Stack Overflow is a community of 4.7 million programmers, just like you, helping each other.

Join them; it only takes a minute:

Sign up
Join the Stack Overflow community to:
  1. Ask programming questions
  2. Answer and help your peers
  3. Get recognized for your expertise

I want to have an array of SerialPort-Objects for each Port in the System. My idea was to make it in that way:

    public ref class CommunicatorClass
{
private:
    static array<SerialPort^>^ _serialPortList;

public: 
    static void Main(){
//          _serialPortList->Initialize;
        for each (String^ s in SerialPort::GetPortNames())
        {
            Console::WriteLine("   {0}", s);
            AddListItem(s);

        }
    }

     static void AddListItem(String^ s)
    {
        // Get the length
        _serialPortList->Length = _serialPortList->GetLength + 1;

        _serialPortList[_serialPortList->GetLength] = gcnew SerialPort(s, 9600);
    }
};

but I am completely new to C++/Windows-Programming. So, yes, sure, there are many errors in. Can anyone please correct it (if the idea itself is not complete bullshit) and tell me some words on the errors ?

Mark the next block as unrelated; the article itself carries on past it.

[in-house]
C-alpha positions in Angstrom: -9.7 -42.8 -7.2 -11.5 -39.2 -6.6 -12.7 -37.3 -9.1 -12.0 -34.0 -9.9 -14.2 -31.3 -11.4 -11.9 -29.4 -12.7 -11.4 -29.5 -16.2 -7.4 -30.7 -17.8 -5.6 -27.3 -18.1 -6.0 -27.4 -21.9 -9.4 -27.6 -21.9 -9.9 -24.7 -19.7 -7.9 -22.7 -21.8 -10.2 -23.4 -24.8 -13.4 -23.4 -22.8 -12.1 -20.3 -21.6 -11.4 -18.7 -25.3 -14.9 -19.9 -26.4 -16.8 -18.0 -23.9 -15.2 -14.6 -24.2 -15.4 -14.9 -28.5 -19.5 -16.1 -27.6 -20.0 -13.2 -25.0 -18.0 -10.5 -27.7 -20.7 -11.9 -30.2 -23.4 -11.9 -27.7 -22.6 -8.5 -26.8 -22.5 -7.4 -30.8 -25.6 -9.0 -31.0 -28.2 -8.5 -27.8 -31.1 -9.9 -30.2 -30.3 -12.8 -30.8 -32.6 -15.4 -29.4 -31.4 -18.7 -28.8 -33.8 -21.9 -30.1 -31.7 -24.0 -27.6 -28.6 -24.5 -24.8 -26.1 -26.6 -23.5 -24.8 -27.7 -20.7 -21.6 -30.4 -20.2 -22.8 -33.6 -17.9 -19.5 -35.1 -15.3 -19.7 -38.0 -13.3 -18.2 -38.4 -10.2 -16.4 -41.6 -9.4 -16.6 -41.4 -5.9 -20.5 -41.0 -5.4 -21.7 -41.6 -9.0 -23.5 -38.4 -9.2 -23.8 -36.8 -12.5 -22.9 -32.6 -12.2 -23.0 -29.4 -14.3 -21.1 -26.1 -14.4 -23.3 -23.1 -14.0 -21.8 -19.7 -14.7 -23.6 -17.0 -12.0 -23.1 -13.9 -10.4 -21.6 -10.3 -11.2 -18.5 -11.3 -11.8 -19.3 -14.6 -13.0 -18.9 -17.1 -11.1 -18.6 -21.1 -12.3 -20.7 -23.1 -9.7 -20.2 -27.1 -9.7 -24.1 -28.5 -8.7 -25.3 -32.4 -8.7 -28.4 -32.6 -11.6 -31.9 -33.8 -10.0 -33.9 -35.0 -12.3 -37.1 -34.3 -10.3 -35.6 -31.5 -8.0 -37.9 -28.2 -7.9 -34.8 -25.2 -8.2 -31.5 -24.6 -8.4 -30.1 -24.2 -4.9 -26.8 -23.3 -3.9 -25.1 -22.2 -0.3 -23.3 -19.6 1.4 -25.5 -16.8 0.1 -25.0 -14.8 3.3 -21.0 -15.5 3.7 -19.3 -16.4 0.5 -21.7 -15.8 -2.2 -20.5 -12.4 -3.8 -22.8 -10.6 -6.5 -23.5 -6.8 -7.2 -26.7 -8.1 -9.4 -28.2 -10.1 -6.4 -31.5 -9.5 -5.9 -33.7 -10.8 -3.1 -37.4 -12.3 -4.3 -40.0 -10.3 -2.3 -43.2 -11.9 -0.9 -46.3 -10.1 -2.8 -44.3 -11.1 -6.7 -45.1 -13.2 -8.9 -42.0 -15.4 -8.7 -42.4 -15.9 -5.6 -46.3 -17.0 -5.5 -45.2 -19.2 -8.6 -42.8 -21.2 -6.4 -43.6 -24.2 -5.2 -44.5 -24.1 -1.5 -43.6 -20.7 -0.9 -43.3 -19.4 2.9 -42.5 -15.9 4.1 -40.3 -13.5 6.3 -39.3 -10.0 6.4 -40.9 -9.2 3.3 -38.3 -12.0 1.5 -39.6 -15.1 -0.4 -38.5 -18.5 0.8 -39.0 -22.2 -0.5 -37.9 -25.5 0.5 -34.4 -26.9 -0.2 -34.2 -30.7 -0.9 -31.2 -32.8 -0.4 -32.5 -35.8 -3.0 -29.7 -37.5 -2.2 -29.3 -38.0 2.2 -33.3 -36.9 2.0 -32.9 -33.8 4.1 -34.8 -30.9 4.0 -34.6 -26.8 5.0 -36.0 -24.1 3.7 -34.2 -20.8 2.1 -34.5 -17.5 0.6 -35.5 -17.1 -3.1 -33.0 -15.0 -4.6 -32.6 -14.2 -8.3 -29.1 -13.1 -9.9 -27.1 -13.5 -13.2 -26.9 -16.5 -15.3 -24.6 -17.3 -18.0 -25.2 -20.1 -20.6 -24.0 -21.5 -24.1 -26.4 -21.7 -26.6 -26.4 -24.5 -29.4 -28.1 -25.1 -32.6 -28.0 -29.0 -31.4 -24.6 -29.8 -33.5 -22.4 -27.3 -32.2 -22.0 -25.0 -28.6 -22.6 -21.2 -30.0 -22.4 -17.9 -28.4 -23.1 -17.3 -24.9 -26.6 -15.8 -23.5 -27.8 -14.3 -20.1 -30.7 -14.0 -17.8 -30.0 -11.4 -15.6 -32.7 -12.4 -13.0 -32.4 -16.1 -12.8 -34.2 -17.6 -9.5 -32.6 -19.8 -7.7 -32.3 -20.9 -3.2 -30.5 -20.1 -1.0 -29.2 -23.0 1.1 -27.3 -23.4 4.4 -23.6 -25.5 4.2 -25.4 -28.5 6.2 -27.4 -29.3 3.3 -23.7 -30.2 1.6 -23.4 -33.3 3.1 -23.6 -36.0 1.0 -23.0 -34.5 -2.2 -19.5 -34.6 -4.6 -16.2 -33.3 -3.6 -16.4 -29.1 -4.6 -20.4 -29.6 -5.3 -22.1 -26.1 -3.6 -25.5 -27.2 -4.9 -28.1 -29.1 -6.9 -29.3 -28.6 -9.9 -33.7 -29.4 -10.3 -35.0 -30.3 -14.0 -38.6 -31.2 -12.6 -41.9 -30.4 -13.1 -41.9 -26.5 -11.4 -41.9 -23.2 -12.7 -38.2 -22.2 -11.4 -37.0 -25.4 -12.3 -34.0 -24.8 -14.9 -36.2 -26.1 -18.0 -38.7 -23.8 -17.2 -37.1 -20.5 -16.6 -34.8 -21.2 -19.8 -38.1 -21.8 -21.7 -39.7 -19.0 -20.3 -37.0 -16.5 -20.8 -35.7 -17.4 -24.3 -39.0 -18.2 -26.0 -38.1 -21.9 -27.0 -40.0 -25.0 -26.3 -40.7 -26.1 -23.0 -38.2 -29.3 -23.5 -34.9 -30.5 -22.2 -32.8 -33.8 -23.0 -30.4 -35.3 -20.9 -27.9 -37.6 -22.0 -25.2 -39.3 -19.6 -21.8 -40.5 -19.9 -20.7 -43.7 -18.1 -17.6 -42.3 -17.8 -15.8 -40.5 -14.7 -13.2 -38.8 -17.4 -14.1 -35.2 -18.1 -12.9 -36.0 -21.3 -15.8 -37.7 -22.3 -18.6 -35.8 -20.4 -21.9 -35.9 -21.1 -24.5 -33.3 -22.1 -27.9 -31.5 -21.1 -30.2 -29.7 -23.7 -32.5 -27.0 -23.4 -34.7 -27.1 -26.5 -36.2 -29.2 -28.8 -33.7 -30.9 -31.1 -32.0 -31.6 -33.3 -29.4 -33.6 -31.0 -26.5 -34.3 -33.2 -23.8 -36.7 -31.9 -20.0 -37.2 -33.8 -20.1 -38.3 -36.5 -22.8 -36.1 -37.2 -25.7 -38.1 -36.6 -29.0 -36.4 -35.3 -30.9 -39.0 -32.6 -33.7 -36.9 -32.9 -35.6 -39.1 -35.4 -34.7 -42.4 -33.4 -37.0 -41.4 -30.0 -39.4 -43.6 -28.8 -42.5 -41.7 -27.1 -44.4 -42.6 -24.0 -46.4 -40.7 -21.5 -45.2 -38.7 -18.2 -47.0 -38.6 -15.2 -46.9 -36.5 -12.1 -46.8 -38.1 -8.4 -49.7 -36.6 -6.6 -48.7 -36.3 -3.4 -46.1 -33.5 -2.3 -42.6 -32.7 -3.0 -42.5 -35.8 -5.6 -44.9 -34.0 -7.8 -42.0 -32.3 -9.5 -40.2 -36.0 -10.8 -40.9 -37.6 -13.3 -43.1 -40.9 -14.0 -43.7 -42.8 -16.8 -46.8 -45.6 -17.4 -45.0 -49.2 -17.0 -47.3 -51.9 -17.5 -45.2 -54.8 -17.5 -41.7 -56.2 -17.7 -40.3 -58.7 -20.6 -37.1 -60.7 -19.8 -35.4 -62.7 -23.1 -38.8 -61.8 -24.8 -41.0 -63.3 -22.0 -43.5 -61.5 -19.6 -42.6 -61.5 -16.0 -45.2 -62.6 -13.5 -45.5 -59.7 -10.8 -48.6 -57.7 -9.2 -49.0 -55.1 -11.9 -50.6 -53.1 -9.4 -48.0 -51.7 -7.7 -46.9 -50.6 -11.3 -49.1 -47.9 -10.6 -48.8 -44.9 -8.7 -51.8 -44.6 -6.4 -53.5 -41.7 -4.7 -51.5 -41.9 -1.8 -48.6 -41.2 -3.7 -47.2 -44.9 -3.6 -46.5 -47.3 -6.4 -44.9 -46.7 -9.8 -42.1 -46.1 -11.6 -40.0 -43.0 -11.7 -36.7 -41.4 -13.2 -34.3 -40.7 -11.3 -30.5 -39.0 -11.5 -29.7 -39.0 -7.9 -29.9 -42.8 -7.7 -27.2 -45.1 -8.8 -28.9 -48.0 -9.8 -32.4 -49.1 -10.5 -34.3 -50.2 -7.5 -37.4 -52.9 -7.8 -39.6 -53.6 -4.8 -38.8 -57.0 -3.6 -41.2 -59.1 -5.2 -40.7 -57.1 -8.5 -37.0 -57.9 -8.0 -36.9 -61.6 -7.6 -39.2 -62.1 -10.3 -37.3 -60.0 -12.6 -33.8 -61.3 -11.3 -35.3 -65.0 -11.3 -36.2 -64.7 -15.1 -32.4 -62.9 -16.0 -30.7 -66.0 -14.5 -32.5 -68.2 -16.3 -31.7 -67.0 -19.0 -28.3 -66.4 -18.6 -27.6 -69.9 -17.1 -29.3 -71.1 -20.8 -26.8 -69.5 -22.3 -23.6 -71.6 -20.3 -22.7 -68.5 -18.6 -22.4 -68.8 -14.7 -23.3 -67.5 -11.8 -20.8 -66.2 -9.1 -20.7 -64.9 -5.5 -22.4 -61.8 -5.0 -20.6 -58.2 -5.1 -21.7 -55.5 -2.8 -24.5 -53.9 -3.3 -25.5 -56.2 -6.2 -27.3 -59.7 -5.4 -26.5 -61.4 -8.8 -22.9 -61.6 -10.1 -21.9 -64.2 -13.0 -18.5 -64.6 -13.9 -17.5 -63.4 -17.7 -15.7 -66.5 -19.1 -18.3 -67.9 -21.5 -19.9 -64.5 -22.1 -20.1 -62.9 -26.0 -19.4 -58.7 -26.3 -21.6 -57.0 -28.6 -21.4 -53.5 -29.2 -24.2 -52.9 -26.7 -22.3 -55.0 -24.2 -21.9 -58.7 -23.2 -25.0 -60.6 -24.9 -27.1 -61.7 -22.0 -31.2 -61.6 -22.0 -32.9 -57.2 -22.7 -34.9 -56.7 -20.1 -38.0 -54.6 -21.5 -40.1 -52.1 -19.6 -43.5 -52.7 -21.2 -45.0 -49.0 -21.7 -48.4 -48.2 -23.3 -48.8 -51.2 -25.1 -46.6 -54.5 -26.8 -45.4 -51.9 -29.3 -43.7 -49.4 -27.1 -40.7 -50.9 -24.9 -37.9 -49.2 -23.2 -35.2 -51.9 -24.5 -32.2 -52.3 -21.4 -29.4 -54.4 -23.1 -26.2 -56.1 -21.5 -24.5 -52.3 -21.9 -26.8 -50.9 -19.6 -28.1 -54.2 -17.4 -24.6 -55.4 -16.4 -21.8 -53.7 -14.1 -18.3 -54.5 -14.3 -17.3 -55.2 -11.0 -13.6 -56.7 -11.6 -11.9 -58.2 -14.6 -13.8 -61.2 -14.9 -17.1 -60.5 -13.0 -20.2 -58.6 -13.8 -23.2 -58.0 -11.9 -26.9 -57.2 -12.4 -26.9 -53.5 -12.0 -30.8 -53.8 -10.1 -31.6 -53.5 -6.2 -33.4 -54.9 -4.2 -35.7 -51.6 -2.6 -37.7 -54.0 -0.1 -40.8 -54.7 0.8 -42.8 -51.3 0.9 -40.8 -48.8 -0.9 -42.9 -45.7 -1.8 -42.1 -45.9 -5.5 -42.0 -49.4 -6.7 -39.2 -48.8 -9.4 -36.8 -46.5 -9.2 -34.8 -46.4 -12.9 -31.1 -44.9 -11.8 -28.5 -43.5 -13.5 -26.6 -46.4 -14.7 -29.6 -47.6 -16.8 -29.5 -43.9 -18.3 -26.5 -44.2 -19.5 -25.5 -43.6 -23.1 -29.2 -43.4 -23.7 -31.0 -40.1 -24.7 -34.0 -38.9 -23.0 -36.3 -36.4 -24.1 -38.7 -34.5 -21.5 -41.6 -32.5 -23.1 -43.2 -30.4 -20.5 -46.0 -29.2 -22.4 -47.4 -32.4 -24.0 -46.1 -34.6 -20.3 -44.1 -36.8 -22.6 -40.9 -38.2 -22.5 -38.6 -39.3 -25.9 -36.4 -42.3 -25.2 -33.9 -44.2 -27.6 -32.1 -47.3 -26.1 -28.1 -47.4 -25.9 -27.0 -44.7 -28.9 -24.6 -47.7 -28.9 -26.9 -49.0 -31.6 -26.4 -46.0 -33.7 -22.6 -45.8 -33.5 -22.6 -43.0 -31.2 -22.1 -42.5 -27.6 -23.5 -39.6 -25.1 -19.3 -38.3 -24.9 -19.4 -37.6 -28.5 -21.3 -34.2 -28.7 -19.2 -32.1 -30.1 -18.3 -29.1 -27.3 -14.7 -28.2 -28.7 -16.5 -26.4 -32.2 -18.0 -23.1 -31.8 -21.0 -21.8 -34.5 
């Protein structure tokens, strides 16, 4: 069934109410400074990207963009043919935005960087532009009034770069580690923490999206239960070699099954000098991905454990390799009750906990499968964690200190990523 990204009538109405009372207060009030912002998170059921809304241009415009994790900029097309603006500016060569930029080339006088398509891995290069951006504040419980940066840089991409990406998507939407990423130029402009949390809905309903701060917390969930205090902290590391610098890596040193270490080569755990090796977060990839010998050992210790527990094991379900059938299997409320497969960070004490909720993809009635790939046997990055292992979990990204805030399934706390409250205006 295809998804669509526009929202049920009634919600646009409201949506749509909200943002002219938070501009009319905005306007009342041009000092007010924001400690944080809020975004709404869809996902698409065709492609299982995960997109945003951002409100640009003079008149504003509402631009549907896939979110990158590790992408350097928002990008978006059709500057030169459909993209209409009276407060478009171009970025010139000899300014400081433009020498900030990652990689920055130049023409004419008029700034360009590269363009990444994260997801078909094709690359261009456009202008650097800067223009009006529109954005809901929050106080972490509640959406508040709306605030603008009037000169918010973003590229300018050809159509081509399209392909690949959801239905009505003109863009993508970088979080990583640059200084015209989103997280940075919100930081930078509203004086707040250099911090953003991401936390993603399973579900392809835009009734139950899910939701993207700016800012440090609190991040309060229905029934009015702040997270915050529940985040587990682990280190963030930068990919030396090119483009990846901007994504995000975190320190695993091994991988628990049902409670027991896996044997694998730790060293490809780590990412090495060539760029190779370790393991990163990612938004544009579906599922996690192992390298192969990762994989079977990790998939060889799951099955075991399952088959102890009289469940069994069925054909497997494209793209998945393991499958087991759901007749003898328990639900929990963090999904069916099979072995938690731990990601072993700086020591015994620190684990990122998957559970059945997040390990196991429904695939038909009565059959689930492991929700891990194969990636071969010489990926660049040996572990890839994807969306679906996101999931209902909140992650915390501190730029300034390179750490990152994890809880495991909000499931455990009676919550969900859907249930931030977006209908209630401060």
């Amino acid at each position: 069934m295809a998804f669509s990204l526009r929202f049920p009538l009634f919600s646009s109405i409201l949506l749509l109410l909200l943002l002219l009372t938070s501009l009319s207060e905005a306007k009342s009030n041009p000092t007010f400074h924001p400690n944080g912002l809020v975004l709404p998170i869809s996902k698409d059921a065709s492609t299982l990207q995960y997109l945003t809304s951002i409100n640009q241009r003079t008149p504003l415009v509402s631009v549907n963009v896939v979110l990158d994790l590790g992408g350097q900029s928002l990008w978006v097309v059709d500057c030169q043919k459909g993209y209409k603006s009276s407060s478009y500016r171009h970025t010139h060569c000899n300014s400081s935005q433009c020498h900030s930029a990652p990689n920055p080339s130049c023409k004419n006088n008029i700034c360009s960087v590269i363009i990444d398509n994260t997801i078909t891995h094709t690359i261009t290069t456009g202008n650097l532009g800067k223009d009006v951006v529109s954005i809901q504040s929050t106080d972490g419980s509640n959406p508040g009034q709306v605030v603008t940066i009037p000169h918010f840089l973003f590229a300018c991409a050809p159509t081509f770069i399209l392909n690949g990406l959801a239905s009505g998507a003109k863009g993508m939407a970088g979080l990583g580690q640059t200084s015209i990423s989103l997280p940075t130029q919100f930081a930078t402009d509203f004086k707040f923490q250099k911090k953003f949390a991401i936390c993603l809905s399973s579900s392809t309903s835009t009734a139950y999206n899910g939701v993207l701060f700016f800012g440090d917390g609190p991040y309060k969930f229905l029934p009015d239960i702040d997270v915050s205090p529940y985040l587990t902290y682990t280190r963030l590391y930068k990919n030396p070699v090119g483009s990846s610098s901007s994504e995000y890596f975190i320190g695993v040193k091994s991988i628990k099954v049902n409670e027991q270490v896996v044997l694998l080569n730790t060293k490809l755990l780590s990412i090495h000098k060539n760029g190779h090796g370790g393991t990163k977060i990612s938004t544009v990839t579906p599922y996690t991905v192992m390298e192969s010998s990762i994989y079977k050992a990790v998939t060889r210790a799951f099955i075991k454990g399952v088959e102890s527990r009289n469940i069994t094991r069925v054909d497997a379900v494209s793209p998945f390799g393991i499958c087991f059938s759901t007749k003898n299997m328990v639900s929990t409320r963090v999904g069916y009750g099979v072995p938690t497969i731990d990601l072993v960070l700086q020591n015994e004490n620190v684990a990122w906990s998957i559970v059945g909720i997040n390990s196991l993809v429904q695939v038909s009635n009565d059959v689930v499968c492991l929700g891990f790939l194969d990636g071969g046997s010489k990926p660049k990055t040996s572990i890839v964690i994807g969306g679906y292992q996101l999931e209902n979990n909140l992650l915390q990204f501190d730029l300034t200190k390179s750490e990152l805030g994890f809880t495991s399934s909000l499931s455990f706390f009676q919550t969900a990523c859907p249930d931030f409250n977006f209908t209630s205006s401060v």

Would be nice, thank you in advance.

share|improve this question
1  
This is C++/CLI, not C++. Are you targeting managed or native code? – Steve Townsend Dec 11 '10 at 16:13
1  
That code is not C++. You seem to be very confused. – Karl Knechtel Dec 11 '10 at 16:13
    
yes, may be, i have done so. the case is, i just dont know the difference now. the task was just to do it in visual-c++, that i did never use before. so i have found some examples in the msdn and just "reworked" them i just have to work through a tutorial or something. we will see – nico Dec 12 '10 at 14:39
up vote 0 down vote accepted

You want to actually open every serial port on the system, all at the same baud rate?

You can't change the length of an array, you have to create a brand-new one and copy over all the data, and it's inefficient to do that every time you need to add another item. I suggest using System::Collections::Generic::List instead, which takes care of all the dynamic resizing for you.

C++/CLI can call the native Windows serial port functions directly, and I suggest you do so, because the .NET SerialPort class is a piece of total garbage which forces you into a programming style that causes nothing but trouble. Of course you'll want to hide the Windows interface behind a wrapper class of your own, but it's well worth the effort.

share|improve this answer
    
thank you, this list-class really sounds interesting to my problem.i even thought before, that my idea was not really good, but the solutions, i have found, were as unsuitable as the one, you said with copying one to another one-by-one. – nico Dec 12 '10 at 14:35

Your Answer

 
discard

By posting your answer, you agree to the privacy policy and terms of service.

Not the answer you're looking for? Browse other questions tagged or ask your own question.